• At a restaurant, calling a waiter ‘garçon’ is seriously one of the worst faux pas you could make. And yet, I still read many guidebooks recommending that. I brought up this subject with my tutor and she looked completely scandalized when I asked if that was an acceptable way to attract a waiter’s attention. She told me I should never, ever use that! The best way would probably be to say ‘s’il vous plaît’. One other thing about dining in restaurants… Do not order just one dish. While it is perfectly acceptable to order just two courses for lunch instead of the usual three, one is a very lonely and unpopular number. A good meal is one of the most important things to a French person, and ordering just one course is almost an insult to the chef and to the people you are dining with. Also, while dogs are welcomed in most restaurants (yes, some dogs will even happily sit on chairs next to their owners), a doggy bag is a definite NO NO!!!
  • Contrary to some guidebook again, tipping is not compulsory. Generally, you will round up your bill to the nearest euro and leave the small change behind, but tipping is not necessary. By law, your restaurant bill already includes a service tax. I asked my tutor if she ever tips and she gave me a blank stare… LOL. By all means, if you are dining at a 3 Michelin star restaurant and it was so amazing that you feel like tipping, go right ahead. Just don’t do it out of obligation.
  • If you are driving, don’t drive too slowly and do not hog the left lane on the expressway if you are driving slowly. Funnily enough the French can be quite aggressive behind the wheel. Driving in France is quite similar in some ways to driving in Asian countries. One weird thing is when you park, you are allowed to gently bump the cars in front and behind you while you squish your car in between spaces. So if you are walking down the road and see this happening, don’t run off to call the police. It’s perfectly acceptable in France.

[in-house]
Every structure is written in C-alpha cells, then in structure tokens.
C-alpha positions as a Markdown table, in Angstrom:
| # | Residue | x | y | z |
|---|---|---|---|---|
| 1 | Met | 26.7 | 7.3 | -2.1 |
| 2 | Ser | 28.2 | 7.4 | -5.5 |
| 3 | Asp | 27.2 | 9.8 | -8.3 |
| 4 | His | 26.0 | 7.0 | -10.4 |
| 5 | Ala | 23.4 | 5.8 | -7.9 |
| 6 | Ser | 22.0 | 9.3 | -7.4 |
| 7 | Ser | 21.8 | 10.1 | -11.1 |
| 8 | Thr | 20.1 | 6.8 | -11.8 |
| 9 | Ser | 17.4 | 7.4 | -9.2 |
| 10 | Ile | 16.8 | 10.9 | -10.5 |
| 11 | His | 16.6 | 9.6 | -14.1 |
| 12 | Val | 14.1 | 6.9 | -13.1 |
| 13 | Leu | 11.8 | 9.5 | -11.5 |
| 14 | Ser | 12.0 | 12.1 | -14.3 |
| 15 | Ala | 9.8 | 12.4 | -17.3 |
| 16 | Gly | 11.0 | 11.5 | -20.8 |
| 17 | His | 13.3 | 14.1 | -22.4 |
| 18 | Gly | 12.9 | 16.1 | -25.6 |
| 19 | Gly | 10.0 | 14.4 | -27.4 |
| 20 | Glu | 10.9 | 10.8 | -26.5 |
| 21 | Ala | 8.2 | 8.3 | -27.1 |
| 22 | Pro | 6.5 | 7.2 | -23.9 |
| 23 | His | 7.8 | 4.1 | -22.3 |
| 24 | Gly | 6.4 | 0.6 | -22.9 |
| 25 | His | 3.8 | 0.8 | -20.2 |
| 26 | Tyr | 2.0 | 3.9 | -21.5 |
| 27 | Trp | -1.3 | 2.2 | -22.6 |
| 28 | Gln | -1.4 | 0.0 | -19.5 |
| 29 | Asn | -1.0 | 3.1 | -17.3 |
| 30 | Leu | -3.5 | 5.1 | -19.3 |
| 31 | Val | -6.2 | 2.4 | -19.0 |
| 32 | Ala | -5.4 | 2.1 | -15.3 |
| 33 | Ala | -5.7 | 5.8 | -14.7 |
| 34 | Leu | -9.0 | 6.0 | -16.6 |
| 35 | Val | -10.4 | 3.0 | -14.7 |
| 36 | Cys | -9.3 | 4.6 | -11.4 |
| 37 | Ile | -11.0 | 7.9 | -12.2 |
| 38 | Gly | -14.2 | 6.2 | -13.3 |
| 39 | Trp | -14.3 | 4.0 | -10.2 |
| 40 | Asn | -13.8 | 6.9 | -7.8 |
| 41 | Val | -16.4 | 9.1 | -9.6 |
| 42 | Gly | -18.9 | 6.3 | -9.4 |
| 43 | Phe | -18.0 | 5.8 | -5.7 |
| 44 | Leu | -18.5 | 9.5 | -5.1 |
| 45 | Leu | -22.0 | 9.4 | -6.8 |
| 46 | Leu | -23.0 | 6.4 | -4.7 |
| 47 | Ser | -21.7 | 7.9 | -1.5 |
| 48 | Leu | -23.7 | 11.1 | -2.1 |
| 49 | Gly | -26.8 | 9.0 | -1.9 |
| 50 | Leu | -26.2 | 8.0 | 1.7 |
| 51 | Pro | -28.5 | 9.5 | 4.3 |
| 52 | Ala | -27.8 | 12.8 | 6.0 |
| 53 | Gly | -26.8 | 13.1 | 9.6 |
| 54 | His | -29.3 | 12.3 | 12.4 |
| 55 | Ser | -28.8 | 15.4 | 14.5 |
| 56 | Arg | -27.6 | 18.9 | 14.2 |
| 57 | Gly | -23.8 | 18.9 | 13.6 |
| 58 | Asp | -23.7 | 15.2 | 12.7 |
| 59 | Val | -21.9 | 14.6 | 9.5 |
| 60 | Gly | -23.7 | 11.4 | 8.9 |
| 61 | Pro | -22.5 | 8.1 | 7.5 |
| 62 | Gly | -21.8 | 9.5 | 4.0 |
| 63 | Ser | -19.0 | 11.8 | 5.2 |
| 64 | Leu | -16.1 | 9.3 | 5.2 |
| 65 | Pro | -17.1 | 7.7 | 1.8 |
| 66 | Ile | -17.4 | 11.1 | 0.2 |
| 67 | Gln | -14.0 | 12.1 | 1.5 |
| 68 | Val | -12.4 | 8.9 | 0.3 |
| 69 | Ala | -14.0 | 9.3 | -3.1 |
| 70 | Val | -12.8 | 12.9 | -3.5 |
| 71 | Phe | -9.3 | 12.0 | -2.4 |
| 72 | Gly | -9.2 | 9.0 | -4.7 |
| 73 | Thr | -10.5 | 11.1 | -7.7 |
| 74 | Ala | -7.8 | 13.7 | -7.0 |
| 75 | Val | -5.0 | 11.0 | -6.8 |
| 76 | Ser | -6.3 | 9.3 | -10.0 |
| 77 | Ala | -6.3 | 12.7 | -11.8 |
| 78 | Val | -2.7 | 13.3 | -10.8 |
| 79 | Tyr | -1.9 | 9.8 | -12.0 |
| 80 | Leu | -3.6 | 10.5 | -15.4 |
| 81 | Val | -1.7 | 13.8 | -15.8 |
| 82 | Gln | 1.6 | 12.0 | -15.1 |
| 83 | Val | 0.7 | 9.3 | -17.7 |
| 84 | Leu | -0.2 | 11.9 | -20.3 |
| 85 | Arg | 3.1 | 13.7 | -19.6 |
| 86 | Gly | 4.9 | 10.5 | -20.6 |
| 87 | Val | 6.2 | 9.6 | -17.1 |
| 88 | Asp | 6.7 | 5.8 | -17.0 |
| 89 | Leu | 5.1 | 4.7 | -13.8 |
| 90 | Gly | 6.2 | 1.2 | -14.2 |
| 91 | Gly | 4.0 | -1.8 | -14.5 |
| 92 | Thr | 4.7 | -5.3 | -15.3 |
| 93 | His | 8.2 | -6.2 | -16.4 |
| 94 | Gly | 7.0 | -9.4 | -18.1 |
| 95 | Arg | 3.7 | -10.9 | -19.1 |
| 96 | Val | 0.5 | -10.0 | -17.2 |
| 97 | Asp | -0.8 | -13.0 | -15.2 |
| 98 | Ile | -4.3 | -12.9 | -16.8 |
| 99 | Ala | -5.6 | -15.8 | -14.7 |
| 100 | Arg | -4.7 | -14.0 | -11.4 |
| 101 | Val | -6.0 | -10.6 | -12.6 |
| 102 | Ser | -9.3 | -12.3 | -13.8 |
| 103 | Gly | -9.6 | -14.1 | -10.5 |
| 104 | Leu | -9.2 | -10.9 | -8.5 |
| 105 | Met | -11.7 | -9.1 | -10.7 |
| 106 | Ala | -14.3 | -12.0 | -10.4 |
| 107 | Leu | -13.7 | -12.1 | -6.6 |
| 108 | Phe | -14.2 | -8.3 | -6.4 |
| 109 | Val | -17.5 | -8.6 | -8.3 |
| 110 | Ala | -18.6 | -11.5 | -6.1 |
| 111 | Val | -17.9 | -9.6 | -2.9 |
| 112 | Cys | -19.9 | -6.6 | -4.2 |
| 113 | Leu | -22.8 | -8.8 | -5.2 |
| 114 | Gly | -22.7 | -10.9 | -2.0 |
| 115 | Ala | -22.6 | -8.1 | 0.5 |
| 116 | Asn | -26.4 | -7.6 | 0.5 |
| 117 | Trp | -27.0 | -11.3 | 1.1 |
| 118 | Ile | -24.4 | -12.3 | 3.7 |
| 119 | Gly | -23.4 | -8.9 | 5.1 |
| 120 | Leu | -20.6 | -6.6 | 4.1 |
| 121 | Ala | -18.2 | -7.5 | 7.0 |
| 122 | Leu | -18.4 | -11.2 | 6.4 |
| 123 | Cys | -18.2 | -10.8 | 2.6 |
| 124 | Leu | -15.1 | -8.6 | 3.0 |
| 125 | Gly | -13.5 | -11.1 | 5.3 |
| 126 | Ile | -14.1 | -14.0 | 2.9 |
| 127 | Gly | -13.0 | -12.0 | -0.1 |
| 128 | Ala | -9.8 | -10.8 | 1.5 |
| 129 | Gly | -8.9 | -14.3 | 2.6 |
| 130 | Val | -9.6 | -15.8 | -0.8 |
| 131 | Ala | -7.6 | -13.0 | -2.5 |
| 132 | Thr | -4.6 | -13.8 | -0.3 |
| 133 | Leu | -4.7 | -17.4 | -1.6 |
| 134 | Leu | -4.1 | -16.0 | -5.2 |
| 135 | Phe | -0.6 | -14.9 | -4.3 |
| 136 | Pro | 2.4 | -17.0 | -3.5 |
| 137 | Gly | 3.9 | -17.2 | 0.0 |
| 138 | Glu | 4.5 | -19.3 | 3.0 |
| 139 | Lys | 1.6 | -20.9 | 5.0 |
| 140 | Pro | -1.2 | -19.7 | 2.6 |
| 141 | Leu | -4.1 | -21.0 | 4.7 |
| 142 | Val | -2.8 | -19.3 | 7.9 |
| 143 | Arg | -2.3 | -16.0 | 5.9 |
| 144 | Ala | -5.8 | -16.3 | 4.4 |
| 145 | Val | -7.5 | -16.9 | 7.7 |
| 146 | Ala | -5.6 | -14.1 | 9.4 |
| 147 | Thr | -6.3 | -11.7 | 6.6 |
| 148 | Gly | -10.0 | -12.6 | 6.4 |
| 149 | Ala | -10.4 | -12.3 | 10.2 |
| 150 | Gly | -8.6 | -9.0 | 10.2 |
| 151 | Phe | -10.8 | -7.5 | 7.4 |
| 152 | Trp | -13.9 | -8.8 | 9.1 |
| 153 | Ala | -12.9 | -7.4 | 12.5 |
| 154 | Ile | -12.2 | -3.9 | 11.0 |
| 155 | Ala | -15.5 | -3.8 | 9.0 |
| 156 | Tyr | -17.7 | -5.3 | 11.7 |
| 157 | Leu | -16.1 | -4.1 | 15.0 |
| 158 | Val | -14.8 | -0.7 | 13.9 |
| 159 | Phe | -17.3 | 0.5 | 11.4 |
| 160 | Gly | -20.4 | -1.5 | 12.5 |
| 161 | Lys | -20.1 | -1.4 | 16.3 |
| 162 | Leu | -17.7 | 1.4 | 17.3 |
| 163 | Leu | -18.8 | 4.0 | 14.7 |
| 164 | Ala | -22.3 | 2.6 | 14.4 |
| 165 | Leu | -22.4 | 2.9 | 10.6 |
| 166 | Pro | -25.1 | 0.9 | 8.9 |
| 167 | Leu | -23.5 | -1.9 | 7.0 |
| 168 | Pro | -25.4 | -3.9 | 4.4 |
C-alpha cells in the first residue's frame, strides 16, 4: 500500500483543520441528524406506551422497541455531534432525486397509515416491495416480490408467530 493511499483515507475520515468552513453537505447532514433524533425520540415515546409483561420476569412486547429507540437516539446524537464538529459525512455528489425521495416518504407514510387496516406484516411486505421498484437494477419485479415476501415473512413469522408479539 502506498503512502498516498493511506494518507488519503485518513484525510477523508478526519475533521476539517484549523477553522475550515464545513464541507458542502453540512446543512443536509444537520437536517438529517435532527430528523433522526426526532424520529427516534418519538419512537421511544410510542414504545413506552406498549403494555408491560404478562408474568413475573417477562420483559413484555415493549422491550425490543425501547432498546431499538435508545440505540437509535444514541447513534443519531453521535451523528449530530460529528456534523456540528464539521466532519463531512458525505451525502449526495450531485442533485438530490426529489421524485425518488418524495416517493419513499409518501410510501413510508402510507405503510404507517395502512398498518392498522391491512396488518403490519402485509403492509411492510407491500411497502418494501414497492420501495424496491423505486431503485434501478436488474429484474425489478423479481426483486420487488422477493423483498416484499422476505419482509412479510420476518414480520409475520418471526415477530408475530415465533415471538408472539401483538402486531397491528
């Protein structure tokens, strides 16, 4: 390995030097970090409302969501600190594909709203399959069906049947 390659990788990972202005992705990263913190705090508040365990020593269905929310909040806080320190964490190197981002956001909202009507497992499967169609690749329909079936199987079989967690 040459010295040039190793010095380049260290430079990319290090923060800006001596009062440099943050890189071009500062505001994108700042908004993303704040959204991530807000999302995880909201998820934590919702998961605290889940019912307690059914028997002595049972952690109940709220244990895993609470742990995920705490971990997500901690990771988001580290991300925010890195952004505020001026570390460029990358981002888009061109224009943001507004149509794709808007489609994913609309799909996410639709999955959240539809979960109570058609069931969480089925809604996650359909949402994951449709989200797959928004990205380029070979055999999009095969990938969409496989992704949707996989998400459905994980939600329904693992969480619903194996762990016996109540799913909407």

• When meeting for the first time, it is appropriate to shake hands. Between friends, you may share a ‘bisou’, that’s the fabulous French ‘air kiss’. For ‘le bisou’, you lean in towards your friend and kiss the air next to their cheek without planting any part of your lips or face on their faces. The custom of ‘bisous’ is extremely complicated as the number of kisses depends on which area of France you live in. Down south, it even gets up to 4 kisses, which can result in a lot of knocking around of heads. For Paris, it’s two ‘bisous’. I asked my tutor which sides should you lean into first for the first kiss. She believes you should lean to your right first, and then your left. Who am I to argue with a French woman who has lived in Paris? The other thing about invading personal spaces is the French do not do hugs. It’s an invasion of personal space so no matter how close you are, even if you’re family, you do not do hugs!
  • And finally the sticky question of ‘tutoyer’ and ‘vouvoyer’. The French have two ways of saying ‘you’ – the formal ‘vous’ and informal ‘tu’. One should always use ‘vous’ until invited to use ‘tu’. Yes, this applies to all interaction, including the taxi driver, the sales person, the waiter, everyone… They are especially particular about this in the country. However, the younger French generation are not so strict about this rule and between friends, you could easily get away with ‘tutoyering’. I was ‘tutoyering’ my tutor after my first lesson. Again, if in doubt, observe your French counterpart and follow what they do.

I hope this post has shed some light on some crazy French customs and has helped you ‘devenir un parisien ou une parisienne… un peu, peut-être’.